Jasmine takes a break

It’s Easter – time for the first big rush of the year to the holiday resorts.  Last week there was a storm in a chocolate teacup about the use of the term “Easter” followed by the words bunny, egg, treasure hunt etc. Apparently leaving out the “Easter” was a denial of our Christian heritage and of being a sop to people of other religions. I didn’t follow the convoluted arguments closely but I did not notice any reference to what Christians actually celebrate at Easter. Not that there many that do.  The cars clogging the roads are filled with people just looking forward to a good time over the extended weekend; the religious significance means little.  Similarly I find little religious significance in the Easter bunny or chocolate eggs although of course any priest worth his/her cassock can find significance in anything. Rabbits and eggs recall the spring fertility festivals that predate the Christian era. Early Christians struggled to replace these joyous occasions with the sacred Easter celebrations but ended up adopting many of their symbols and traditions. Now it is largely just an early spring break.

Does it matter to our national identity what we call this weekend? I don’t think it so.  It is some years since the late spring bank holiday replaced Whitsun/Pentecost in the national consciousness and that doesn’t seem to have caused the world to end.  Let those who want to mark the religious occasion do so, and let the rest enjoy a few days of holiday, but don’t persist in attaching religiously charged words like Easter to secular money-spinning products and activities.

…………………………

IMGP5761Talking of breaks. Jasmine is still having one while I get on with Molly’s Boudoir but don’t forget that all three Jasmine Frame novels are available in paperback and e-book.

Instead of a Jasmine episode here is something else “what I wrote”.  This short piece was knocked off for a writing group meeting.  Although it was apparently not that long ago I cannot remember the task we set ourselves. It could have just been the start, “There was a boat. . .”. I am sure you will recognise the setting and the theme as incorporating both environmental and political issues. I hope you like it.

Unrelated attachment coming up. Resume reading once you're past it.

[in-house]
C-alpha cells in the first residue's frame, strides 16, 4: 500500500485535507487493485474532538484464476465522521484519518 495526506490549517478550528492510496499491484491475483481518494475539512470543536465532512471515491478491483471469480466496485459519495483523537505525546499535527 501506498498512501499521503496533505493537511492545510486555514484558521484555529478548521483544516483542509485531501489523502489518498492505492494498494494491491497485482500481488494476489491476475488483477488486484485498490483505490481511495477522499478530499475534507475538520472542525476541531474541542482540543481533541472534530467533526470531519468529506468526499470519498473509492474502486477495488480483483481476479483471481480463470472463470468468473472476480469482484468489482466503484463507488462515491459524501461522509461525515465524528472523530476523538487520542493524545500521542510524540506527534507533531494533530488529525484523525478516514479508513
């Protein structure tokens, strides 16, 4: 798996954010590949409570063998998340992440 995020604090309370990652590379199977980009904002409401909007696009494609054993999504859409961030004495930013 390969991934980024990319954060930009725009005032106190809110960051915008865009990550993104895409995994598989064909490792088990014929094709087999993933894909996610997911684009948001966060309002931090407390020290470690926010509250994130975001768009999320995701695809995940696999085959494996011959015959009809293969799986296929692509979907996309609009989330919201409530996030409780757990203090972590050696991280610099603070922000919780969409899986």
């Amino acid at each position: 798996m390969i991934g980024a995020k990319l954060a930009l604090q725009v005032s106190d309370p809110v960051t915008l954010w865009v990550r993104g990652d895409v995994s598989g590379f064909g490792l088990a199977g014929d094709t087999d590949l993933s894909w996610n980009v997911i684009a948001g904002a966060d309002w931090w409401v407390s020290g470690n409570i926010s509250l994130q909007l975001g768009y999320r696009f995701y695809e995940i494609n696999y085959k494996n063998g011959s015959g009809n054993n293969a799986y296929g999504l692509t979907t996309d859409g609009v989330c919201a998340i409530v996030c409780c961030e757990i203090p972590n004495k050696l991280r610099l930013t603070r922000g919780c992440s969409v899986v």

There was a boat . . .

There was a boat that rested, listing, on a shore that had not experienced the kiss of waves for a generation. Yuri entered through the jagged hole made to remove the diesel engine and all the metal fittings. He stretched his young legs to clamber up the lopsided wooden ladder. Sunlight made jagged stripes on his face and body as it streamed through the gaps in the wind-shrunken timbers. The boat would no longer float if the sea returned, not that that was likely to occur. Yuri reached the narrow bridge, held himself upright by hanging on to the wheel and looked out of the dirt-covered, cracked window. The barren sea-bed stretched to meet the brown sky at the distant horizon. Yuri was alone with his boat.  Alone with his thoughts and memories.
Yuri’s father had seen the approaching vehicles shrouded in their clouds of dust and exhaust fumes. He had sent Yuri to his hiding place above the ceiling of their shack. There Yuri peered through the gaps in the boards. He saw the battered four-by-four pickups draw up around their little house and the bearded men with the guns and blades get out. They crowded into the one room and demanded things of his father. Things he did not have. Yuri didn’t recognise the men but they had been before. Last time they had taken his mother in exchange for his father’s life, taken her Yuri did not know where. Now he lay on the boards listening to his father argue and plead. The men shouted and then his father had made one last sound; a brief shriek that cut off abruptly.
There was more noise as the men smashed up the hut with the butts of their guns, then they left, laughing and hailing a god Yuri did not know. Their vehicle engines spluttered into life and they were gone.  Yuri waited just in case the men returned but after many minutes of silence except for the whispering wind, he crept from his hiding place.
Yuri’s father was sprawled on the floor, the blood from his almost severed neck soaking into the earth. His guts spread across floor, stinking, already attracting buzzing flies. Yuri took a single glance and left the home he had shared with his father, mother, baby sister and grandfather. They were all gone now. He was alone. He went to the only other place he knew – the boat.
The sun turned red and bloated and sank below the featureless horizon. Yuri remained standing watching. The sky darkened and the stars came out, so many stars that Yuri couldn’t comprehend their number. Though the long-dried out, wind-scoured bed of the former sea was as dark as dark could be, the sky was bright with the stars.
Yuri gripped the wheel and turned it to port and starboard. He was sailing, not the fish-filled waters that the boat had navigated with his grandfather at the wheel, but the heavens, like the cosmonaut who he was named for who had died decades before he was born. In his boat of dreams Yuri soared among the stars and planets, visiting places where there were foods and drinks he had heard about but never tasted, seeing animals and plants that he was told existed away from the poisoned shores of the dried-up sea, and meeting his father and mother and sister and relatives and friends that once had inhabited the shore which was home. Upon the starry main, he found peace and happiness.
The boat remained at its mooring. Its keel broken as it slumped into the dust. Its timbers crumbled and the atoms of the wood and of Yuri mingled and were sucked into the air. At last, Yuri sailed away on the wind that blew across the waterless sea.
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